In her brilliant work Touching a Nerve, Patricia S. Churchland, the distinguished founder of neurophilosophy, drew from scientific research on the brain to understand its philosophical and ethical implications for identity, consciousness, free will, and memory, according to a review published on goodreads.com.
In Conscience, she explores how moral systems arise from our physical selves in combination with environmental demands.
All social groups have ideals for behavior, even though ethics vary among different cultures and among individuals within each culture. In trying to understand why, Churchland brings together an understanding of the influences of nature and nurture.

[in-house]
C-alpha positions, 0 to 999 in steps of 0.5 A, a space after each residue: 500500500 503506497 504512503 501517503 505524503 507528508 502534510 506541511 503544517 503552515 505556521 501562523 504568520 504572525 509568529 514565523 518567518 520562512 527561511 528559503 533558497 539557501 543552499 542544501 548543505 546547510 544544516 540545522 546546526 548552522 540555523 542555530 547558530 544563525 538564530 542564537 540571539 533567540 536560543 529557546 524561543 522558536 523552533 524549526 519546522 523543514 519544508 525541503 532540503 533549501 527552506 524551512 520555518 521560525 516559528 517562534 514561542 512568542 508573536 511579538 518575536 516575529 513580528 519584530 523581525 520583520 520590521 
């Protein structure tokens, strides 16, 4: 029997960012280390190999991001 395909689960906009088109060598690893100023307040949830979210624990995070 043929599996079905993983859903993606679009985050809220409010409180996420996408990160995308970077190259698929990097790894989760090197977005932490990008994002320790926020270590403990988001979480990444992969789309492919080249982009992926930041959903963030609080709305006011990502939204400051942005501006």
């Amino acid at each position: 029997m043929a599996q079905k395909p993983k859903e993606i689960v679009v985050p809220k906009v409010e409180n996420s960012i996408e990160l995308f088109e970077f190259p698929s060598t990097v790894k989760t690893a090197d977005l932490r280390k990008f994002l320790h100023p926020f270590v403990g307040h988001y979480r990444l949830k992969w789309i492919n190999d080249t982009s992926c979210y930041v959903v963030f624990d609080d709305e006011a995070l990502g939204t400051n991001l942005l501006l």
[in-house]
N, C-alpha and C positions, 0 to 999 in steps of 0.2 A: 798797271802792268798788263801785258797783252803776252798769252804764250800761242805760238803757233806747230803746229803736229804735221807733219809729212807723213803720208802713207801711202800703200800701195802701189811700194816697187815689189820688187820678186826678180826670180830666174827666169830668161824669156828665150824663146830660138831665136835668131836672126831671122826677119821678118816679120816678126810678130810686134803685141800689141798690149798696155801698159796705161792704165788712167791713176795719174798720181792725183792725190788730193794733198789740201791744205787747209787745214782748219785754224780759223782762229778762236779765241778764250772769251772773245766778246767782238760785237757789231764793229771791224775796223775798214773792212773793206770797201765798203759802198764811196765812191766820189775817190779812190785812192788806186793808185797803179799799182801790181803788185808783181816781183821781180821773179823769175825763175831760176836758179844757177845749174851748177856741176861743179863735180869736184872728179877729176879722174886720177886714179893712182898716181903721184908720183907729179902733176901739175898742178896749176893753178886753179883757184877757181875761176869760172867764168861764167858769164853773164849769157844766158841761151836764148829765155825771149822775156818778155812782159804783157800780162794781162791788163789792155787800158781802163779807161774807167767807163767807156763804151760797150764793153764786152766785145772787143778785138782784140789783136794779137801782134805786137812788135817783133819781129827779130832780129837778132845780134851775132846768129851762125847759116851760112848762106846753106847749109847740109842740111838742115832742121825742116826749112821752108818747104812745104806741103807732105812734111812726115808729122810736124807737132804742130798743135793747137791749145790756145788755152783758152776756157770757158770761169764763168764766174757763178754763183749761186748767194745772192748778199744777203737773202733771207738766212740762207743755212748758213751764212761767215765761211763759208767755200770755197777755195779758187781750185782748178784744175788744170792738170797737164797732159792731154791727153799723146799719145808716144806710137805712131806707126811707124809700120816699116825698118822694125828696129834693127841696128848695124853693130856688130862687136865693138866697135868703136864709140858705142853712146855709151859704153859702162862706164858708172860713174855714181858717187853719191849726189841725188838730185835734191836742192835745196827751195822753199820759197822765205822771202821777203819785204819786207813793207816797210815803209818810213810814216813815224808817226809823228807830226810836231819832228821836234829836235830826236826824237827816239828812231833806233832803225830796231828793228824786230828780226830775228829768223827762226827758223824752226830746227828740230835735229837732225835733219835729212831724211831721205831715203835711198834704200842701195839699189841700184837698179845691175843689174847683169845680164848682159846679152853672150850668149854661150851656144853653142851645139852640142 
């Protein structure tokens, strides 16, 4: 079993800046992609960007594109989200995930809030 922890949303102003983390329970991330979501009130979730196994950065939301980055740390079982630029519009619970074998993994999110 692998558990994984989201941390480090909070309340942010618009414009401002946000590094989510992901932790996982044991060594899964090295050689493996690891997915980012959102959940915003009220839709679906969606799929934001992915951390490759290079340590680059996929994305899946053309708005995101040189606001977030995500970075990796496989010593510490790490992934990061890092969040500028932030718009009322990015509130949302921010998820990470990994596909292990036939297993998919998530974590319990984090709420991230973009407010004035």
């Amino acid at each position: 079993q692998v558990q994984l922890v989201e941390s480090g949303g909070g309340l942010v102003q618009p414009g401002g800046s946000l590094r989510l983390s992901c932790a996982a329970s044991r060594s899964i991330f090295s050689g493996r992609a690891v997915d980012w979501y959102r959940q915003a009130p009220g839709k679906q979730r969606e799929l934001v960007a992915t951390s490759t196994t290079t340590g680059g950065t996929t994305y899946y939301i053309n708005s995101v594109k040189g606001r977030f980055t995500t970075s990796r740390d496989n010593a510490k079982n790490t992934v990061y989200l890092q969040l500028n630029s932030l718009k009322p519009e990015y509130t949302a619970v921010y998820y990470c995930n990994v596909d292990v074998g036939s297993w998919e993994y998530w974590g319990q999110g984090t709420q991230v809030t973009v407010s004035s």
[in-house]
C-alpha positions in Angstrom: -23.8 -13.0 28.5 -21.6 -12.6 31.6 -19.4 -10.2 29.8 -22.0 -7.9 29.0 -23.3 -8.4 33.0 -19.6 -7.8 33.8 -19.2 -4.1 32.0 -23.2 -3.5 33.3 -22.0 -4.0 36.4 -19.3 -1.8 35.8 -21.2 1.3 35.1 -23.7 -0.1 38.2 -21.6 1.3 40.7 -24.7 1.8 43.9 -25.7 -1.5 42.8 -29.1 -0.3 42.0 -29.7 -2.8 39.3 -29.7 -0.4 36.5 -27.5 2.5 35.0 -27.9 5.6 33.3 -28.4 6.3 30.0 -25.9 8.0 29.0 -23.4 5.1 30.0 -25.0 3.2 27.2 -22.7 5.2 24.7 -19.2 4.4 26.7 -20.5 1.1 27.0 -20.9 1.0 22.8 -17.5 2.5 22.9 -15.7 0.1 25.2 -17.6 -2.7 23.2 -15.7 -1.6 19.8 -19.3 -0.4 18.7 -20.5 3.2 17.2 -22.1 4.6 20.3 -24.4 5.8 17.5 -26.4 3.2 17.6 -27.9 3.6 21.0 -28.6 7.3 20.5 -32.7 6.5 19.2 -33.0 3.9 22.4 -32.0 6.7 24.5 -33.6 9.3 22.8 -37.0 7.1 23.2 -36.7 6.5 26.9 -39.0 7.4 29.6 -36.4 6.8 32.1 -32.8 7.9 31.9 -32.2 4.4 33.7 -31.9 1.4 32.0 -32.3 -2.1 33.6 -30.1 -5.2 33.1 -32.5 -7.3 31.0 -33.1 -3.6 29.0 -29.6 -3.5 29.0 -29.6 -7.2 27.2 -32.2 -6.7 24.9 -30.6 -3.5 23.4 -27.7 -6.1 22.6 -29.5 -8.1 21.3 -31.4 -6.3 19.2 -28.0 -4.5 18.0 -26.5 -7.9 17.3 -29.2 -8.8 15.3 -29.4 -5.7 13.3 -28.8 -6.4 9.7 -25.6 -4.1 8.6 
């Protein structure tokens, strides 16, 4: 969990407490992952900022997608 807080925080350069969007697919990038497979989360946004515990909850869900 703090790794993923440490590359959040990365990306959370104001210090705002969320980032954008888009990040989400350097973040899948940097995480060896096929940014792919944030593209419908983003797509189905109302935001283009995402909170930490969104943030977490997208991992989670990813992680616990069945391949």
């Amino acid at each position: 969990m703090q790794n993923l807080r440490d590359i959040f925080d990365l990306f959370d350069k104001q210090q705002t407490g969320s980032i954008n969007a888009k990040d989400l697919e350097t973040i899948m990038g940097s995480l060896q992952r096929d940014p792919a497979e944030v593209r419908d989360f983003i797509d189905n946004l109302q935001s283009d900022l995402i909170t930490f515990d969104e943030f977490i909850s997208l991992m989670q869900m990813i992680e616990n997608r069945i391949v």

She shows how children grow up in society to learn, through repetition and rewards, the norms, values, and behavior that their parents embrace.
Conscience delves into scientific studies, particularly the fascinating work on twins, to deepen our understanding of whether people have a predisposition to embrace specific ethical stands.